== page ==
Aviation Partners has sold shipsets of its blended winglets to the Dallas Mavericks basketball team and AirMed International, the world’s largest fleet operator of Hawker 800SPs. The Mavericks will install the winglets on its Boeing 757-200 in February 2006. “Winglet technology allows the Mavericks’ 757 to achieve the maximum range possible,” says Aviation Partners’ vice-president Gary Dunn.


The 757-200 will be able to fly for 9h and reduce the number of technical fuel. The modification is in addition to the 180min extended-range twin-engine operations modifications scheduled to be completed in early 2006. 
The 757-200 typically flies 600h a year with average stage lengths of 2.5h. The winglets enhance the short-field take-off capability of the aircraft, which flies into several airfields with 6,200ft (1,890m) runways. Off season, the aircraft runs round the world expedition trips, frequently landing in far-flung locations and was the first 757-200 to land at Svalbard in Norway, the most northerly airport in the world.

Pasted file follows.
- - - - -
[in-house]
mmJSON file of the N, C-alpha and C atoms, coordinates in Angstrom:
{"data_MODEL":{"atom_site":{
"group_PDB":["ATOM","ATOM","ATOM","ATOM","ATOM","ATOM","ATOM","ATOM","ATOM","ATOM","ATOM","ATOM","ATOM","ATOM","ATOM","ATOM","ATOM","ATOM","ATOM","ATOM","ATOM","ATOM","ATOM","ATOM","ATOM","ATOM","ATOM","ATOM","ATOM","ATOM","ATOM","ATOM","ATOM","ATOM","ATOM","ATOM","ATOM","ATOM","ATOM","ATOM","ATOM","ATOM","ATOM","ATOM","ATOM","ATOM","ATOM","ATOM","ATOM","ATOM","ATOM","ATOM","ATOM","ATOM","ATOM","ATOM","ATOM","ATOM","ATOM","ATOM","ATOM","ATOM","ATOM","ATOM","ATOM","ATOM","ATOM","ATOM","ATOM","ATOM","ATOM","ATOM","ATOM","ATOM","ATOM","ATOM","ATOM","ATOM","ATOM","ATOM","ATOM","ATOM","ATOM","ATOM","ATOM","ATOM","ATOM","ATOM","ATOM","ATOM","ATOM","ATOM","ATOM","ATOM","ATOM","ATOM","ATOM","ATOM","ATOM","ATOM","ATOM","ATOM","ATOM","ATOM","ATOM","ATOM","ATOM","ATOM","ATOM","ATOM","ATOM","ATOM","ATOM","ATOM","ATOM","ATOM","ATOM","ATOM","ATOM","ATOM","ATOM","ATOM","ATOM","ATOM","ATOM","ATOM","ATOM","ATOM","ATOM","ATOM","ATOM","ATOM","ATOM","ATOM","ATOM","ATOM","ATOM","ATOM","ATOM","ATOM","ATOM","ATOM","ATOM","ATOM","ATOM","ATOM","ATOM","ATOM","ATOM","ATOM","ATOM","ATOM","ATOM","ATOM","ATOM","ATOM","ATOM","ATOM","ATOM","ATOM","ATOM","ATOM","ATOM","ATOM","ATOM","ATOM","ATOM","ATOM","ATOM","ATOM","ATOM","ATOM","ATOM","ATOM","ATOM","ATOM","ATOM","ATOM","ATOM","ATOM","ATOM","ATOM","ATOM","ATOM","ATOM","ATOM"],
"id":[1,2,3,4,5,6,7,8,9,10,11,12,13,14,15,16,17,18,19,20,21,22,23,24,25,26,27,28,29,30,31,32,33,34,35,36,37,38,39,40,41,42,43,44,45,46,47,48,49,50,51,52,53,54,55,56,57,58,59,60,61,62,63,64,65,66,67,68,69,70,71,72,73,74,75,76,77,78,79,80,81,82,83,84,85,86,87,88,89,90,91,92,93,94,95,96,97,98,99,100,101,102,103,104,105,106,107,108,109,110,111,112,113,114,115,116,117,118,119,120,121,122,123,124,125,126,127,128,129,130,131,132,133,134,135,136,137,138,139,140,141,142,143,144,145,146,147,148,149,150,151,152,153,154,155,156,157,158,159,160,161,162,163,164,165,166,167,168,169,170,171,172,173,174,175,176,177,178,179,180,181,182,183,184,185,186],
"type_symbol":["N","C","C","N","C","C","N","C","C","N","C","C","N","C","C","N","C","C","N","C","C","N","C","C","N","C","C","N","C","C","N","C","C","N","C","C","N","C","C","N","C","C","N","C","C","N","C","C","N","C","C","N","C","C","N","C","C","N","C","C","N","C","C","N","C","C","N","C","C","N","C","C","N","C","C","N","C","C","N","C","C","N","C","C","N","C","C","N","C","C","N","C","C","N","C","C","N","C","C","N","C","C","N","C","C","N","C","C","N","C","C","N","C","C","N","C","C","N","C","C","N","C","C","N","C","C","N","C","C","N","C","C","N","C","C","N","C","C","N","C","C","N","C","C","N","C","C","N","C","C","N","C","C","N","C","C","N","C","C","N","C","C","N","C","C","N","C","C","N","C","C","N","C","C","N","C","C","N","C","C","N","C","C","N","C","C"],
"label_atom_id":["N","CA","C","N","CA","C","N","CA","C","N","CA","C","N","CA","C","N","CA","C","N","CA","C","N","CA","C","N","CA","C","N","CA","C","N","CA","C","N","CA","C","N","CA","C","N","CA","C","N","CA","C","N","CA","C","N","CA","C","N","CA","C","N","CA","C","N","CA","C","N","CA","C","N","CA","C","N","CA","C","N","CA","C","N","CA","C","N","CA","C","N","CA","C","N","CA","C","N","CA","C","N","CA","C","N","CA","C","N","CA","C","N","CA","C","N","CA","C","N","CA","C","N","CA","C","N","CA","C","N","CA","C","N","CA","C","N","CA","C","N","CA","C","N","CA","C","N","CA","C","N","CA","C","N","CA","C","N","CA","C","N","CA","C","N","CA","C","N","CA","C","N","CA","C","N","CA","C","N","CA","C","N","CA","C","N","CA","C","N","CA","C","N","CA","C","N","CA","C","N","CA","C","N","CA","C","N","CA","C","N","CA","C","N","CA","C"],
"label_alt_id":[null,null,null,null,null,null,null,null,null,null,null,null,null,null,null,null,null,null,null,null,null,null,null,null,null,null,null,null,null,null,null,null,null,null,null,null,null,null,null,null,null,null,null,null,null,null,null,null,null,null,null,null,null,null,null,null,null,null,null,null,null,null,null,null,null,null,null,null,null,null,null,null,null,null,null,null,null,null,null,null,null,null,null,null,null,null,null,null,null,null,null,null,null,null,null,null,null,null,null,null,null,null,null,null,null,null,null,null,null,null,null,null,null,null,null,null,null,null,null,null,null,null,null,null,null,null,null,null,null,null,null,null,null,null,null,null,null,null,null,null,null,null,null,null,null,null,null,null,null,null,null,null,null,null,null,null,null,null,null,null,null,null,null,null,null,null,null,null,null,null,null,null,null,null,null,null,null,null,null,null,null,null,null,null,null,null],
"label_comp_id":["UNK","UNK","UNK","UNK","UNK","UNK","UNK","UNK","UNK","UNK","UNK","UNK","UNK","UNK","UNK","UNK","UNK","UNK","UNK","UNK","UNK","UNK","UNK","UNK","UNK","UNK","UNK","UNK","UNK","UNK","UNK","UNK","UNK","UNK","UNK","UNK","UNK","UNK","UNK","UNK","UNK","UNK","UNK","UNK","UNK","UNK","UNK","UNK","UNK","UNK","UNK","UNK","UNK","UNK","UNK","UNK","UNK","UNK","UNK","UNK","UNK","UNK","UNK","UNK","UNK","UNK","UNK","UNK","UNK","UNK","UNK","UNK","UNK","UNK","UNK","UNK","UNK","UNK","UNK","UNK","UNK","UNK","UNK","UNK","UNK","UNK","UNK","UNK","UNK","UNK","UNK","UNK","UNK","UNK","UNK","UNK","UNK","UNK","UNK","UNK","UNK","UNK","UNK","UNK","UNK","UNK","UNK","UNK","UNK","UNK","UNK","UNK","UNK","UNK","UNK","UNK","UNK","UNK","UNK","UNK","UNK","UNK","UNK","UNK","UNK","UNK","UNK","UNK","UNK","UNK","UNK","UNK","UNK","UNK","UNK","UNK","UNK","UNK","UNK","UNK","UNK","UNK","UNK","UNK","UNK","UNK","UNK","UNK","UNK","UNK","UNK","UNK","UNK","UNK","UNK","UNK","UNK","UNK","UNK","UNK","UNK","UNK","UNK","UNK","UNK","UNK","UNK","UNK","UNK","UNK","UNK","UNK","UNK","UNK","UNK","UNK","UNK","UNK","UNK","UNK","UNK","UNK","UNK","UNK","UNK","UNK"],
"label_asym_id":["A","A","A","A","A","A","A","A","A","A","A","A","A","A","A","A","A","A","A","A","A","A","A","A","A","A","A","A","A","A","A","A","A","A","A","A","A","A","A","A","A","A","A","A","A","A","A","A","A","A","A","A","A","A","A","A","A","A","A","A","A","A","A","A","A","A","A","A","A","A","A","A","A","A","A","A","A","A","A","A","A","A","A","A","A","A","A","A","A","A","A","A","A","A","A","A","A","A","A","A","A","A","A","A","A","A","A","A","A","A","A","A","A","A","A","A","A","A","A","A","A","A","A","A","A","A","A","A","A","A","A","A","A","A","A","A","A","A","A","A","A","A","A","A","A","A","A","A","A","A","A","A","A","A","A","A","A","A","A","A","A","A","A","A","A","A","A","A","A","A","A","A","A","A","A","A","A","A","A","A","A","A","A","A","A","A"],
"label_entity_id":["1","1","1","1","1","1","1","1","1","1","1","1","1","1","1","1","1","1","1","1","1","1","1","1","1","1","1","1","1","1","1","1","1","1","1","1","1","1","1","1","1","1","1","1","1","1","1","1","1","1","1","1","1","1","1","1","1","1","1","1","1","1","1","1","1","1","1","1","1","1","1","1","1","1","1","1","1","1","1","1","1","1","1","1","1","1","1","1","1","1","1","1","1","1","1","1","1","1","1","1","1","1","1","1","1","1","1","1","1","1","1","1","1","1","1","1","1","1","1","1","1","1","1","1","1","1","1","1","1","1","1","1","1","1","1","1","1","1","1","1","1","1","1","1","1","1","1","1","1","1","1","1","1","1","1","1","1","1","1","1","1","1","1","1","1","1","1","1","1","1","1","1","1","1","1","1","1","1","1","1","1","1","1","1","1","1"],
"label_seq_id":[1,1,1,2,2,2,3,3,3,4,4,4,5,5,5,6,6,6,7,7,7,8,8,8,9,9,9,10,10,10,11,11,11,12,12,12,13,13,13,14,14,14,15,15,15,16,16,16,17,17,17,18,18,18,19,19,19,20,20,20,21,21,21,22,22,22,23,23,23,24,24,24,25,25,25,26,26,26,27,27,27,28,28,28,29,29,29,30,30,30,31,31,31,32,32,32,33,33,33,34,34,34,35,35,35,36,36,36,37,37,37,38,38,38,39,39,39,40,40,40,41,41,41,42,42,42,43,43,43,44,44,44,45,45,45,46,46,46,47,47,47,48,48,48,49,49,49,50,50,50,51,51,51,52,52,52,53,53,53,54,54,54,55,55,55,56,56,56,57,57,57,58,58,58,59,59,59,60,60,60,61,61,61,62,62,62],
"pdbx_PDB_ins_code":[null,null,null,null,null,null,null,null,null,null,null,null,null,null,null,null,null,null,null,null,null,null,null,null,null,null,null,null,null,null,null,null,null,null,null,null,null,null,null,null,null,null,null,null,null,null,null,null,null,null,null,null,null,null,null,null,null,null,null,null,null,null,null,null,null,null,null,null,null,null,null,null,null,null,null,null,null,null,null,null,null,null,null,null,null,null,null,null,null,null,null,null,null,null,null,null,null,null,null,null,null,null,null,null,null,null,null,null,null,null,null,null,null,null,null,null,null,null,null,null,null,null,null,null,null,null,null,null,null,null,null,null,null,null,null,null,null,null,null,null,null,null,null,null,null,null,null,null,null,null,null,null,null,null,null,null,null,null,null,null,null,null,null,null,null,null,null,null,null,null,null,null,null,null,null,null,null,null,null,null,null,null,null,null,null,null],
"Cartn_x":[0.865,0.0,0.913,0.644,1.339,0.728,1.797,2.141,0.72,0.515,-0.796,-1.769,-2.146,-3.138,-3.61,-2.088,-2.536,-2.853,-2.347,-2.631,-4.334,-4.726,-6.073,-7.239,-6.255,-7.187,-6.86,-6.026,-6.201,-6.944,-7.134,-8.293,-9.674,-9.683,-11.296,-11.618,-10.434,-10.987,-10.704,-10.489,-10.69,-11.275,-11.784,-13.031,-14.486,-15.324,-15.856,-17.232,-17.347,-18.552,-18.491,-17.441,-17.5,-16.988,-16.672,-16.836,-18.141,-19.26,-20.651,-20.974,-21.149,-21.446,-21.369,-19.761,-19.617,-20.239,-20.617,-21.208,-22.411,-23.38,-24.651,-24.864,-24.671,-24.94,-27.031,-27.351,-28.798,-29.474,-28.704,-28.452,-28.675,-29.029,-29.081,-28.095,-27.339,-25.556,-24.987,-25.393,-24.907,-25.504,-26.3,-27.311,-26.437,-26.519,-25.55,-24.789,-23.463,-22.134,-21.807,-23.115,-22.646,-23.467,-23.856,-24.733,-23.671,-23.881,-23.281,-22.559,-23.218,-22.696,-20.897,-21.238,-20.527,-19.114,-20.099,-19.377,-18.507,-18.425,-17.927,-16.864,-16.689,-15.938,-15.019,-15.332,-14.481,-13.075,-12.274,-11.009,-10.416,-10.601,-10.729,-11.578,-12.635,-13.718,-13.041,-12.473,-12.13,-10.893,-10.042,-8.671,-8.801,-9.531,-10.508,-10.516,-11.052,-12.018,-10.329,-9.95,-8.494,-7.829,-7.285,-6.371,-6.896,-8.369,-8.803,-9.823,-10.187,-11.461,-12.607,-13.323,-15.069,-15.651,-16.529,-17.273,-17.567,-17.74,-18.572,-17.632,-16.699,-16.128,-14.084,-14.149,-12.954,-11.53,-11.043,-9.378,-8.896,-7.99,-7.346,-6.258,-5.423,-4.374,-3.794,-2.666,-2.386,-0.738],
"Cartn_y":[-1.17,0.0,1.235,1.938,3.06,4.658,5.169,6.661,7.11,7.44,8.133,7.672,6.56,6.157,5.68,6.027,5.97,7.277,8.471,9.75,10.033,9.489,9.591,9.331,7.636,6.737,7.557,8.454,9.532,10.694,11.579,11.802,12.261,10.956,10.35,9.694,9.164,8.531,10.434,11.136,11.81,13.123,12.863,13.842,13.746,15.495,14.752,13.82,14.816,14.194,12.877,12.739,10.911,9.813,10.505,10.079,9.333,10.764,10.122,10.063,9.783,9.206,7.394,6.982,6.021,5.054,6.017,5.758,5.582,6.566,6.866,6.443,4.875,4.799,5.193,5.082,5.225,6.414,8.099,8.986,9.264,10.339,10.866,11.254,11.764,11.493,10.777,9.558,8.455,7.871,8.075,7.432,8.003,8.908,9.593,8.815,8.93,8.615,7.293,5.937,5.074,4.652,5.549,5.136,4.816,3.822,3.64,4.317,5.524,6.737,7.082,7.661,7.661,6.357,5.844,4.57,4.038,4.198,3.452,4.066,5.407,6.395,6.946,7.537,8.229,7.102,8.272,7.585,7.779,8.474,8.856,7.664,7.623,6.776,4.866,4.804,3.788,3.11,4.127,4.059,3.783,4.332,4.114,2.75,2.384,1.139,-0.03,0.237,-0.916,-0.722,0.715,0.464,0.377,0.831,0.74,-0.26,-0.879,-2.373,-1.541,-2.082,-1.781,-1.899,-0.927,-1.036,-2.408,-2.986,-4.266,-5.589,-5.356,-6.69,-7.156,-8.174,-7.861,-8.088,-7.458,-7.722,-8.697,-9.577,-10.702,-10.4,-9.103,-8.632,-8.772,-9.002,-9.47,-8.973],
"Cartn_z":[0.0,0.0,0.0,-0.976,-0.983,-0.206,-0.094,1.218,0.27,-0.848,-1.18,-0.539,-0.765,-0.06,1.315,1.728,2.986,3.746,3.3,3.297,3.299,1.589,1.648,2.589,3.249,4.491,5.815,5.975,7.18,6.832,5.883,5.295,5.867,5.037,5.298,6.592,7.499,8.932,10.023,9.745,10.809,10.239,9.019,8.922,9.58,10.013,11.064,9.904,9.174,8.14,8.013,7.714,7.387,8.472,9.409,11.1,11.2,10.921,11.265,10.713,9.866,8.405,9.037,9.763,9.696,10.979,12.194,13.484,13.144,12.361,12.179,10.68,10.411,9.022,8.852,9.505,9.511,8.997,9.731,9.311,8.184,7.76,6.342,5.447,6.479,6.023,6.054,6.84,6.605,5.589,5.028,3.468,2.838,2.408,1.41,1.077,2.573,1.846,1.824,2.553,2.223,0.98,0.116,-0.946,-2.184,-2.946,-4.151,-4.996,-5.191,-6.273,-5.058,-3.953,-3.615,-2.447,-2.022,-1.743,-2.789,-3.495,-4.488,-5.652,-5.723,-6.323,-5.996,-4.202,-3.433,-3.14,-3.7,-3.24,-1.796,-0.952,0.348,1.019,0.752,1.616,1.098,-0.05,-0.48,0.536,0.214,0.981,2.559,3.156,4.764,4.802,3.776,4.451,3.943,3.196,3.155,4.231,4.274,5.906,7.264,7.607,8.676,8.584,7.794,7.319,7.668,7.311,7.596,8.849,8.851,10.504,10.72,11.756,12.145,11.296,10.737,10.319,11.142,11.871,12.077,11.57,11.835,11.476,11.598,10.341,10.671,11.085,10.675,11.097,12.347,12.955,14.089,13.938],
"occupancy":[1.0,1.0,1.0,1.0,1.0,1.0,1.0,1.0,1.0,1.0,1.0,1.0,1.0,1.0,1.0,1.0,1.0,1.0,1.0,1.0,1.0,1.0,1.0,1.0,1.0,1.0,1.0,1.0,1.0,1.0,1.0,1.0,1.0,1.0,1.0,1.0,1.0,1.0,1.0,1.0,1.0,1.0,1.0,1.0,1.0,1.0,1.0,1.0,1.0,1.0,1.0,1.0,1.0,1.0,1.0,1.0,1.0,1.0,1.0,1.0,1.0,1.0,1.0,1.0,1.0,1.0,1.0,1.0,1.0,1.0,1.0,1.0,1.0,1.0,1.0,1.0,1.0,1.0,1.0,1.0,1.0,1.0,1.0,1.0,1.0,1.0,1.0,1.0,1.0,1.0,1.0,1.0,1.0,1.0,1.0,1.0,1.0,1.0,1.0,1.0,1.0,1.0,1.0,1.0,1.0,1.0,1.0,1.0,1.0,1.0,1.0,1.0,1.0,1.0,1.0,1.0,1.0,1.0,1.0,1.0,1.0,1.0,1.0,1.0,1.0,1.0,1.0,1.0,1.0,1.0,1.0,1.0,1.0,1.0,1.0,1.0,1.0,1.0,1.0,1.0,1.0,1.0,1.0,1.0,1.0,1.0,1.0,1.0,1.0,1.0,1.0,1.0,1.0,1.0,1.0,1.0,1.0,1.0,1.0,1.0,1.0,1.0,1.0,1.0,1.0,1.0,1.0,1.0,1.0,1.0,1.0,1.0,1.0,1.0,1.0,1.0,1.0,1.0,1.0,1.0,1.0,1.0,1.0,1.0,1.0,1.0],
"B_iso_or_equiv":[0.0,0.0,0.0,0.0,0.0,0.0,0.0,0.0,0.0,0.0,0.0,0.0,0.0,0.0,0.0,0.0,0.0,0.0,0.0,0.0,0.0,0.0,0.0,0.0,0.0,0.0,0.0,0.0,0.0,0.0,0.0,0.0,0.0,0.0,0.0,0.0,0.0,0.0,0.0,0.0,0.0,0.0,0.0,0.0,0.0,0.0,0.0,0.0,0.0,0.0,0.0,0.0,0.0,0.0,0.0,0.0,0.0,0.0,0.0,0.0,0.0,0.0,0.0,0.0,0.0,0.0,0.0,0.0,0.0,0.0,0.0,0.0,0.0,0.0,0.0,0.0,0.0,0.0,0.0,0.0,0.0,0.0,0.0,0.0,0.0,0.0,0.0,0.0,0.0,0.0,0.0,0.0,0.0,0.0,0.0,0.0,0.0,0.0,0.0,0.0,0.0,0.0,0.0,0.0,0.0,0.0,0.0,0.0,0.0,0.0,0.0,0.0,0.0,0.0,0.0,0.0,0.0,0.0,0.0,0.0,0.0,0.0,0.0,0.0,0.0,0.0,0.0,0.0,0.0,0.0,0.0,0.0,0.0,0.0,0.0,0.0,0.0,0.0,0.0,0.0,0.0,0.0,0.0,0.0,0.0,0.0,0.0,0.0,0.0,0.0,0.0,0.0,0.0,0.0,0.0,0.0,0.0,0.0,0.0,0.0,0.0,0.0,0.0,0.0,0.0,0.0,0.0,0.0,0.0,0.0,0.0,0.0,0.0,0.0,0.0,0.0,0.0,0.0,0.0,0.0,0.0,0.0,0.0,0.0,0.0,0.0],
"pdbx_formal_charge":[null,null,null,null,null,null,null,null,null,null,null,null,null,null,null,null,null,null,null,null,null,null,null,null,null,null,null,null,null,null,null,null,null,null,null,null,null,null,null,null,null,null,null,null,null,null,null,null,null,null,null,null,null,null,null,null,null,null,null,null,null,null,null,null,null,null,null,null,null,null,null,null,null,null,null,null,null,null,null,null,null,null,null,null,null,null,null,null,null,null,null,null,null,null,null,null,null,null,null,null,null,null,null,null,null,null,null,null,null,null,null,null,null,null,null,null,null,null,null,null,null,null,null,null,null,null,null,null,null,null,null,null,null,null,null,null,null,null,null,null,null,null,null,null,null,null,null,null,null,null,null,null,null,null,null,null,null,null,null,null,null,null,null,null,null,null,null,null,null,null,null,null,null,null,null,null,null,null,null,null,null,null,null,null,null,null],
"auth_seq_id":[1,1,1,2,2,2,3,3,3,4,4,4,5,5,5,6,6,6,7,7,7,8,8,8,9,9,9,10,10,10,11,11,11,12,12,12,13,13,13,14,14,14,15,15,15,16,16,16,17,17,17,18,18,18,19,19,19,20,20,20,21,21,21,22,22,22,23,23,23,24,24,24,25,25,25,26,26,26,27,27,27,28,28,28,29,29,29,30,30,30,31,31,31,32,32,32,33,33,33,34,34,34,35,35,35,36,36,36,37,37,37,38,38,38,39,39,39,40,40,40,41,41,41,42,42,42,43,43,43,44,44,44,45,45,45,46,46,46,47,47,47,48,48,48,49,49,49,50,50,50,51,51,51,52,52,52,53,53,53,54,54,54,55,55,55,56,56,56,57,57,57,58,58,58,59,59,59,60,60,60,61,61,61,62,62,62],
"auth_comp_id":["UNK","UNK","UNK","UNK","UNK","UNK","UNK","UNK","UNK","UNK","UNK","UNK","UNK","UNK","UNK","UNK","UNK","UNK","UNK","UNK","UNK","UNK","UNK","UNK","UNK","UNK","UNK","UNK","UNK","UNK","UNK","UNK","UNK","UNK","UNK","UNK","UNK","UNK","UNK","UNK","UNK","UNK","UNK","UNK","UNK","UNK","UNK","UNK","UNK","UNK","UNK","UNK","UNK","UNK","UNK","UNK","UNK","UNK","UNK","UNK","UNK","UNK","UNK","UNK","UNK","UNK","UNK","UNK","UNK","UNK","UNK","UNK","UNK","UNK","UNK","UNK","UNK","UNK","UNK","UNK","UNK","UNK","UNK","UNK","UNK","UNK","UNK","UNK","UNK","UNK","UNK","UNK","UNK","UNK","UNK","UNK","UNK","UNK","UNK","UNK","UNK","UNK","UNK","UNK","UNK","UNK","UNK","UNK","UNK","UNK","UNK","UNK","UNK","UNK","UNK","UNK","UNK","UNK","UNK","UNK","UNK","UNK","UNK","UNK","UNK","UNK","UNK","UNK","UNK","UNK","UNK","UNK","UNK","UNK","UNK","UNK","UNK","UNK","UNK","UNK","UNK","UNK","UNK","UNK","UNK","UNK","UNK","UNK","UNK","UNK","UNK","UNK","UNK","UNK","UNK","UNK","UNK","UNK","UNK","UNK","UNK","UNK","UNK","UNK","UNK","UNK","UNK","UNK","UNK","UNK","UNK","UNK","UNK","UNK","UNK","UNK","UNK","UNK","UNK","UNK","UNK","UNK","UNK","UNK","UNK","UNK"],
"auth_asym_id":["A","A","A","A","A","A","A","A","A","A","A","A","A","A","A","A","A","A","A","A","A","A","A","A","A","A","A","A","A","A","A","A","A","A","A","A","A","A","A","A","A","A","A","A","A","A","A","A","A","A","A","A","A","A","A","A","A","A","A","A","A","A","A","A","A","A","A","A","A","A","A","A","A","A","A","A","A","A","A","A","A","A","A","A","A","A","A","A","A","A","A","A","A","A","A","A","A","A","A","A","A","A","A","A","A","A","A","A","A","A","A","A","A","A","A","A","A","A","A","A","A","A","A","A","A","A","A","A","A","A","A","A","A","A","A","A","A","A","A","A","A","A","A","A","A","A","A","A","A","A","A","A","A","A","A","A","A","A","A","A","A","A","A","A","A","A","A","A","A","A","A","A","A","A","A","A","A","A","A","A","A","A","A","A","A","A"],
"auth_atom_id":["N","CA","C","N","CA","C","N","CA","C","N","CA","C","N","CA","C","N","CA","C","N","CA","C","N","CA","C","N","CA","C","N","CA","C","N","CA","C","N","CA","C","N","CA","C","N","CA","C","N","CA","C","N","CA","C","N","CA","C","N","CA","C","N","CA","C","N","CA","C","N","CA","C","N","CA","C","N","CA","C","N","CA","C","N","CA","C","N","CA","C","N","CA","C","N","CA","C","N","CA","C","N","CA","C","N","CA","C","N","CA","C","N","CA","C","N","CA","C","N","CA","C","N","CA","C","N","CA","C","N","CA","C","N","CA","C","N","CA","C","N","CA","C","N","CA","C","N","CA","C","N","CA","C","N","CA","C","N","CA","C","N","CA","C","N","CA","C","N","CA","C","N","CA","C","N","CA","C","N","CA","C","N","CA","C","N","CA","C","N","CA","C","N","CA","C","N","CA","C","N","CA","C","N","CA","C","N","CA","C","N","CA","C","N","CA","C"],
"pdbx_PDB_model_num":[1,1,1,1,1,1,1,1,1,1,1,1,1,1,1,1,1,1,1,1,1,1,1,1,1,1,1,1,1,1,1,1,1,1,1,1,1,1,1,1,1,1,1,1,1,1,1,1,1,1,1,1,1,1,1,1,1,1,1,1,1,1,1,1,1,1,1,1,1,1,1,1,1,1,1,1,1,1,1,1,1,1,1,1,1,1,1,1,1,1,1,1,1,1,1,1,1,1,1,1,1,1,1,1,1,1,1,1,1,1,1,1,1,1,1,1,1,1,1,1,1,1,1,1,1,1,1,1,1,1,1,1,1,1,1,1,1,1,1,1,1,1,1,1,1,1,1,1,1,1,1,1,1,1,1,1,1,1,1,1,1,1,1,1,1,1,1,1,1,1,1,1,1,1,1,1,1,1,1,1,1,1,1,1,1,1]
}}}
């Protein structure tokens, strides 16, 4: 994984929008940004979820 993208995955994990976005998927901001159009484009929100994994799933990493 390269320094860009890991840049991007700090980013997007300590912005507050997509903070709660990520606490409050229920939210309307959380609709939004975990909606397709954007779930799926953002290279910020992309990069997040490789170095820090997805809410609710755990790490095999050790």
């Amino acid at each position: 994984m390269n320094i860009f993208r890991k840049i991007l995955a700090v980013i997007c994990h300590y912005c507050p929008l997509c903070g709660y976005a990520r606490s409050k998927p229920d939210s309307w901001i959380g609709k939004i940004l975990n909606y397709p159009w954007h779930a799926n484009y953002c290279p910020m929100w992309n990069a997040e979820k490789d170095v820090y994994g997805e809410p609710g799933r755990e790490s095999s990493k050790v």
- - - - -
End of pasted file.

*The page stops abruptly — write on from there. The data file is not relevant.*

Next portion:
Neil Sparkman, maintenance manager for the Mavericks, says the winglets will save the team between 5% and 7% on fuel. “We’re certain we’ll recover our entire investment on resale of the aircraft,” he says.
Birmingham, Alabama-based AirMed is the only air ambulance company in North America to use Hawker 800s exclusively for medical transport and flies 1,800h a year. The winglets will allow the company to fly further without augmenting flightcrews. The winglets add an extra 2,000ft to the climb and allow the aircraft to cruise at 39,000ft. Says AirMed founder and chief executive Jeff Tolbert, “Prior to installing the winglets we did a leg from Beijing to Riyadh which was 11min over our 10h two-crew limitation. This not only delayed the flight, but cost an extra $6,000 to reposition a third crewmember to Beijing. With the winglets we would have avoided this delay and the expense.”

Source: Flight Daily News